Blum added that -- given the school's reputation "for being a conservative university" -- he was "surprised that Pepperdine has been so recalcitrant in not making this scholarship fairer for the students who attend the school who are not an underrepresented minority."
The anti-affirmative action activists have stepped up their efforts since last summer, when the U.S Supreme Court decided two affirmative action cases involving the University of Michigan.
Although the rulings were widely seen as at least a narrow victory for affirmative action, the court rejected quotas or separate admissions procedures for any racial or ethnic groups.
Soon after the Supreme Court rulings, the anti-affirmative action groups sent their letters to Stanford and Caltech raising questions about various outreach programs. Stanford responded in September by agreeing to modify one of the disputed initiatives, a fellowship for minorities participating in a nine-day, mid-career program for professionals in the publishing industry.
The organizers of the fellowship still say they "especially welcome applications from African Americans, Mexican Americans, Native Americans and others whose backgrounds or experience would provide additional dimensions to the educational environment and the quality of intellectual discussion."
But Debra L. Zumwalt, Stanford's general counsel, said the two fellows chosen each year no longer will necessarily be minorities.
Zumwalt said the fellowship was changed because "our policy has been for a number of years not to have any programs that are race-exclusive."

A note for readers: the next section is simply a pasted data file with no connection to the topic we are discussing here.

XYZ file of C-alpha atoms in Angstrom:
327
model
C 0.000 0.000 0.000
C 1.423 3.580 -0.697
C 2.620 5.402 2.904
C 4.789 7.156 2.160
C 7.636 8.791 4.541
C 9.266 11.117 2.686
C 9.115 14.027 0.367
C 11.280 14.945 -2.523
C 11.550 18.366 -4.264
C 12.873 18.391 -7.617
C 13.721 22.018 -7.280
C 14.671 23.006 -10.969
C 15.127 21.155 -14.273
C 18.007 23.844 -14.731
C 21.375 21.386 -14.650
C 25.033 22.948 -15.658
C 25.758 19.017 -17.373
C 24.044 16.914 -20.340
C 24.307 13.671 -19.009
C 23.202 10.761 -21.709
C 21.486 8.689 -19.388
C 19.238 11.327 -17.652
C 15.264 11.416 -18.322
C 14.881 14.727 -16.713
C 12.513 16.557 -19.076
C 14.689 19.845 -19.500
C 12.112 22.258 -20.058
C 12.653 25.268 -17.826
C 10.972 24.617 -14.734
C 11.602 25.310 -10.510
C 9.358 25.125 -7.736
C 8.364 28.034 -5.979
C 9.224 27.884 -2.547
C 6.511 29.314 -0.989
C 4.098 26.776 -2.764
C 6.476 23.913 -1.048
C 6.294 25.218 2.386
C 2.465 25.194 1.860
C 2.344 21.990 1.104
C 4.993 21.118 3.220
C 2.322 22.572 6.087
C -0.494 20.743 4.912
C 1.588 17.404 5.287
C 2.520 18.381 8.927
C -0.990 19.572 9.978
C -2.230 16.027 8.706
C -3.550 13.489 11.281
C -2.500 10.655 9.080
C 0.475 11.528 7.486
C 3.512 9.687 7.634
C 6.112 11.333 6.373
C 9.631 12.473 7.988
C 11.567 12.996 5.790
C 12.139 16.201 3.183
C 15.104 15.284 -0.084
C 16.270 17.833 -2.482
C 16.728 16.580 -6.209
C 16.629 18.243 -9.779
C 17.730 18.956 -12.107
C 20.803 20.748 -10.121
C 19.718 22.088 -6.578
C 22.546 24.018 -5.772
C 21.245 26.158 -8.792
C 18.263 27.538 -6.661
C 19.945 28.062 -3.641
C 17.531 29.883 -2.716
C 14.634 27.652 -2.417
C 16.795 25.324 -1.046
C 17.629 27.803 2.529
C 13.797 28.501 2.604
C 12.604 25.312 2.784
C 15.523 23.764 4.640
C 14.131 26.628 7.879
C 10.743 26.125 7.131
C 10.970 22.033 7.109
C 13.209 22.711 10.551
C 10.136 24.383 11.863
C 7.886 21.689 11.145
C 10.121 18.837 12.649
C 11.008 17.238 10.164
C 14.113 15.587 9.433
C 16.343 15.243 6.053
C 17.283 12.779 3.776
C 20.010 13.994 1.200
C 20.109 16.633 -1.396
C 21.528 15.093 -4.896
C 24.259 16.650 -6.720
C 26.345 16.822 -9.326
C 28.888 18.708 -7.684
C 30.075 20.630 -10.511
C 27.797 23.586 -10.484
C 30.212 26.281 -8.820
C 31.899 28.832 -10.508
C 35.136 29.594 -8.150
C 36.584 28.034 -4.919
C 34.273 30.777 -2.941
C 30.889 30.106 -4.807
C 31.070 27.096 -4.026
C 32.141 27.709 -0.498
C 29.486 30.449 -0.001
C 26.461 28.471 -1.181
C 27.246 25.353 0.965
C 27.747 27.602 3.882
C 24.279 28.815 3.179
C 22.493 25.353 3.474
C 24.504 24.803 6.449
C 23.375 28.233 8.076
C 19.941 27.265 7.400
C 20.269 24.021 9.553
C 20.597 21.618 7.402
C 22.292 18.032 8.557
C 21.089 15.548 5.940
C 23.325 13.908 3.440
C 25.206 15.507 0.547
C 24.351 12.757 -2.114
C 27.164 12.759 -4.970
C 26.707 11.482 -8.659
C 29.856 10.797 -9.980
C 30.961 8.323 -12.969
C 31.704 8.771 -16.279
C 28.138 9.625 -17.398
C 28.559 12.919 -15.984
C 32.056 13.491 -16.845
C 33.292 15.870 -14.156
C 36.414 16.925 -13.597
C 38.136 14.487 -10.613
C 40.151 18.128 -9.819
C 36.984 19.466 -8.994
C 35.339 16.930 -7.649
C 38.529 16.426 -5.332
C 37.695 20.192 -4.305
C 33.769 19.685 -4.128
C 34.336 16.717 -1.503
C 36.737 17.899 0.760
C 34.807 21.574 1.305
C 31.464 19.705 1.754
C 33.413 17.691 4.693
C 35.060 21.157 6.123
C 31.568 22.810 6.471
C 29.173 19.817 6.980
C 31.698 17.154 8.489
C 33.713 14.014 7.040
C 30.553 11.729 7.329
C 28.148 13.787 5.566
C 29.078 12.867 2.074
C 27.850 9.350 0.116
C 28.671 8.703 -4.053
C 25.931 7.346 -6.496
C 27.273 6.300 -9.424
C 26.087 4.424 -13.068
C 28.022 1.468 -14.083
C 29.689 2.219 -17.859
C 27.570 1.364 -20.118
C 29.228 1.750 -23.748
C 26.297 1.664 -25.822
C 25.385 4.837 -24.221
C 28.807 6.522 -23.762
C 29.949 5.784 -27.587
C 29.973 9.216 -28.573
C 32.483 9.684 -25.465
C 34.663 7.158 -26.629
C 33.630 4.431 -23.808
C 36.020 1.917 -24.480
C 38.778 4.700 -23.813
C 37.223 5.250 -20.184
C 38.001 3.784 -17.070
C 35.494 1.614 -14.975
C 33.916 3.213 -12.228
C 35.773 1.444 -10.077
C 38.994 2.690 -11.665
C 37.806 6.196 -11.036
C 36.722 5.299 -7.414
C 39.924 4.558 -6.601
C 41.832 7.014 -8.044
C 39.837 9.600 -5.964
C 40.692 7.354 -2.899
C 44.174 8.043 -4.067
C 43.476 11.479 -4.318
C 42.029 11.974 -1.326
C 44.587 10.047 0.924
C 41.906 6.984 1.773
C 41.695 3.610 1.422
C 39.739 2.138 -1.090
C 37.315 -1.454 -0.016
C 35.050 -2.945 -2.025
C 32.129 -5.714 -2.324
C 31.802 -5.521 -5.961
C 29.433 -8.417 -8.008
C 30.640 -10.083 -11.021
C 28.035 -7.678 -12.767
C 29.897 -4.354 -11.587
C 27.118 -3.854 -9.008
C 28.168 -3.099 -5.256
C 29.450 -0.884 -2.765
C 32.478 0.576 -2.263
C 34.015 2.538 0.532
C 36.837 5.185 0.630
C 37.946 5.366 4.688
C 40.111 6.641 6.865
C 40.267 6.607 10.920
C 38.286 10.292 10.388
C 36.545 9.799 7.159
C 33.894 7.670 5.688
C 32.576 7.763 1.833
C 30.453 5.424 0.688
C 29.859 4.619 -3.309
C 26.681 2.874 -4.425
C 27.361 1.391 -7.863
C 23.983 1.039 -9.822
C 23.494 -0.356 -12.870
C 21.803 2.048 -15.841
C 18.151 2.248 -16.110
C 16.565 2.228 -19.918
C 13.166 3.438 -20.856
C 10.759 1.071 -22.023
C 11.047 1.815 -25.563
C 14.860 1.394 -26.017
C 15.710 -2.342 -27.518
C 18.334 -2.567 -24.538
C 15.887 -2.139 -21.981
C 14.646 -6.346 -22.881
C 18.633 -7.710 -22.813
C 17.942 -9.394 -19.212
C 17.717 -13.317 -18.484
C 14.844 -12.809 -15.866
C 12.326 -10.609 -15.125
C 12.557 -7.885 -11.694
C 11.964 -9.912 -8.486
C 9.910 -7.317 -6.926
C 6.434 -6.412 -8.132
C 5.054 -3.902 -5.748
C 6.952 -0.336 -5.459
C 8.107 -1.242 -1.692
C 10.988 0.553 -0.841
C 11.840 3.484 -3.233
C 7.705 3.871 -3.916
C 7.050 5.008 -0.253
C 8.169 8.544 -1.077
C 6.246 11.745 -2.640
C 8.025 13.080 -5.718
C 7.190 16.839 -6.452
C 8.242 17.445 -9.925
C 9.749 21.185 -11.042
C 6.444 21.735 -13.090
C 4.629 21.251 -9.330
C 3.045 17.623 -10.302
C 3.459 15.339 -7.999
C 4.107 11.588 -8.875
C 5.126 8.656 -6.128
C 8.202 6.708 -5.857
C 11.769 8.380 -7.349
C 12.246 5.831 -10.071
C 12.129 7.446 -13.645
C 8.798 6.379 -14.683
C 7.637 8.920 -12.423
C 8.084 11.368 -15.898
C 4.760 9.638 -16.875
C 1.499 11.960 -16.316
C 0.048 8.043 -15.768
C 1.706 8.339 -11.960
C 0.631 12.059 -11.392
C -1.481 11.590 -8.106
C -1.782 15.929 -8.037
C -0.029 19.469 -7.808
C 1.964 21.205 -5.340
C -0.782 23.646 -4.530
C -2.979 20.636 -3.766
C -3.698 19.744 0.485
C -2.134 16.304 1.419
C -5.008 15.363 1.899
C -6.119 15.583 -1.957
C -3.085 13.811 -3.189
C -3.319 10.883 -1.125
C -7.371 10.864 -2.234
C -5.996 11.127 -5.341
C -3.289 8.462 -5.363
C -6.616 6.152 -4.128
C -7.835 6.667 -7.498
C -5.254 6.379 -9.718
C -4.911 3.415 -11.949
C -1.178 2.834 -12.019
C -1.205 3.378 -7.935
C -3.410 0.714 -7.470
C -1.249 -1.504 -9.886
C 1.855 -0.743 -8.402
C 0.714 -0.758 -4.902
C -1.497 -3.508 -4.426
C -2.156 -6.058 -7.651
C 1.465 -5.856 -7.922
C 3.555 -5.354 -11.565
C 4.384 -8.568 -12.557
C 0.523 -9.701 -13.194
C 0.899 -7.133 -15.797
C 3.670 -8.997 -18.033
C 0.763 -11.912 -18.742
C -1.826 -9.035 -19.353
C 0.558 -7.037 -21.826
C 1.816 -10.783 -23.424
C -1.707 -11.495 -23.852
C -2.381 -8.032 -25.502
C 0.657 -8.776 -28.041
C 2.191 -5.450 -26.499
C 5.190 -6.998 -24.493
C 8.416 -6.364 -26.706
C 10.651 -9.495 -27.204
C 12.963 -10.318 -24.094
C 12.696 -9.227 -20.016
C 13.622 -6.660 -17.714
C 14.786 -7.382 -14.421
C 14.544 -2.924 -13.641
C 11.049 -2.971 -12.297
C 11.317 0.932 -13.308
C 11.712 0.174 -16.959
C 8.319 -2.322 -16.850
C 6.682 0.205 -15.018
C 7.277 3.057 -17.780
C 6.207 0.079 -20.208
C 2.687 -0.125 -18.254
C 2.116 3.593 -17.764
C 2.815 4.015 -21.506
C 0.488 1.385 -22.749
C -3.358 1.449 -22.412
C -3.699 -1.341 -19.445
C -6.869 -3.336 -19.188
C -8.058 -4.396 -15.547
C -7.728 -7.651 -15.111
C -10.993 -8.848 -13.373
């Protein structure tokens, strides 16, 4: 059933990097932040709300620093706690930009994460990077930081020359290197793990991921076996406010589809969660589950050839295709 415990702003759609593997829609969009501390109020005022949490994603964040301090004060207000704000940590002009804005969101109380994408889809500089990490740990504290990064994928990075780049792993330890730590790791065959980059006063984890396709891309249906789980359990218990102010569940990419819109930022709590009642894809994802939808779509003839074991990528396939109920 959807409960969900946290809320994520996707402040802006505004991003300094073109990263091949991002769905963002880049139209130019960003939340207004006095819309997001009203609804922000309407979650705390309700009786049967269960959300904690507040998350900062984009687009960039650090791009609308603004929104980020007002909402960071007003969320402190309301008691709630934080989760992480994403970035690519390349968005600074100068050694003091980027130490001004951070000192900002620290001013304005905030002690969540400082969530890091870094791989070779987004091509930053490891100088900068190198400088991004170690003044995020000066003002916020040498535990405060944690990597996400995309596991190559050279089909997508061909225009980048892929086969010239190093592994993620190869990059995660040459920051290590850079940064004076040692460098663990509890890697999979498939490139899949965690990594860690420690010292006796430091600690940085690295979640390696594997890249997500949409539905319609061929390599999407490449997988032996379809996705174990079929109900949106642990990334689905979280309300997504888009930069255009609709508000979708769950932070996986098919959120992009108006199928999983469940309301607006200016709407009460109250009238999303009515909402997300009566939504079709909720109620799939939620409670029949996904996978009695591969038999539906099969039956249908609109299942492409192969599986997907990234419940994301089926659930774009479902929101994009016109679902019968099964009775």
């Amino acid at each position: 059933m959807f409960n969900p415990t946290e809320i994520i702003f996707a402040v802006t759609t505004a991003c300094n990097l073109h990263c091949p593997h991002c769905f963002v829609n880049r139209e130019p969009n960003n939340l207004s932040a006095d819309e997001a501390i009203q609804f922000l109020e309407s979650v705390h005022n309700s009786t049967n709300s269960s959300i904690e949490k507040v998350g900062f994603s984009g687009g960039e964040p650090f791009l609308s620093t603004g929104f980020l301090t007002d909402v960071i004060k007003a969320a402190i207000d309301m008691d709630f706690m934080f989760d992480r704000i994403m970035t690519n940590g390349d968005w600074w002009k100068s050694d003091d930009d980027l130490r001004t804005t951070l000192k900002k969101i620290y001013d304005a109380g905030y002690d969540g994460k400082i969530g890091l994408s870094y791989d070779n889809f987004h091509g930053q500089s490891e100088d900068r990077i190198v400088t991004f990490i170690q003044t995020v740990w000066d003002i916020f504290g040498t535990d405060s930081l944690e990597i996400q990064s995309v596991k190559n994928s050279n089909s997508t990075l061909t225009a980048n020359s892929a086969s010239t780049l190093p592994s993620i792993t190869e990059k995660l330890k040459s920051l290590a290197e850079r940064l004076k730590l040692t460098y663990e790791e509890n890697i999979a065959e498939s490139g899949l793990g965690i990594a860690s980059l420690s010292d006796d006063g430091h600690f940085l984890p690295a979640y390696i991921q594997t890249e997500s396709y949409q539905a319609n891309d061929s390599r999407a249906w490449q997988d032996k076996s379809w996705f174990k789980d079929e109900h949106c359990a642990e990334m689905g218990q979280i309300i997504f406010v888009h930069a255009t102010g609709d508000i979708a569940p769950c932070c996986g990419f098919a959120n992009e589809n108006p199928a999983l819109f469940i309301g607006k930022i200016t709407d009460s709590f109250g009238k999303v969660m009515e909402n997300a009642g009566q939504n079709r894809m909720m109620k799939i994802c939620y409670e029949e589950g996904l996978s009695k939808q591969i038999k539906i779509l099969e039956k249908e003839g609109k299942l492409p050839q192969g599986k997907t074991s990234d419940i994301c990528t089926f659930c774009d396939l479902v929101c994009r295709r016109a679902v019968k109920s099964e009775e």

Caltech, likewise, said it recently opened to all races and ethnic groups GradPreview@Caltech, a three-day campus visit program launched three years ago to recruit minority graduate students. Even now, "one of its main objectives is to increase diversity at the graduate level, but we invite applications from a variety of students. Anybody can apply," said Erica O'Neal, Caltech's assistant vice president for student affairs.
This year's program, which was offered last weekend, had four whites and four Asians or Pacific Islanders among the 39 participants.
Even before the Supreme Court decisions, the activist groups scored some victories.
A year ago, a federal investigation sparked by a complaint filed by activists prodded the Massachusetts Institute of Technology to admit applicants of all races and ethnicities into two summer programs that previously were minority-only. One of the programs was aimed at encouraging minority high school students entering their senior year to enter the science and engineering fields, and the other was for incoming minority freshmen at MIT, to help them prepare for college studies.
Princeton University, another early target of the anti-affirmative action activists, has put its summer institute for minority college students interested in careers in public and international affairs students on hold while it decides how to respond to a similar complaint.
In the Pepperdine dispute, neither side appears ready to budge.
Roger Clegg, general counsel for the Center for Equal Opportunity, said programs that exclude races or ethnic groups "are bad policy. They're bad for everyone. They are unfair for the students who are excluded, and they stigmatize and demean the students who are given the exclusive opportunity to participate in them."
Baird, Pepperdine's undergraduate dean, countered that the university wants "to be part of the solution to a racial and ethnic problem we have in the United States, and we want to do that by getting people here and giving them an opportunity to study at Pepperdine University."
Dennard, for his part, said he opposes affirmative action programs that rely on racial quotas or provide a major edge in admissions to students simply because of their racial or ethnic background.
Still, Dennard, a veteran of student government at Pepperdine, believes there's room for programs specifically aimed at minority students.
Dennard said he wasn't worried that the Eamer scholarships quickly would be dismantled. Or, at least, he is convinced that Pepperdine won't give up without putting up a good fight.
"It's that spirit of Christ that's within Pepperdine," he said. "It's that righteous indignation that comes out of that, that says, 'Hold on!' "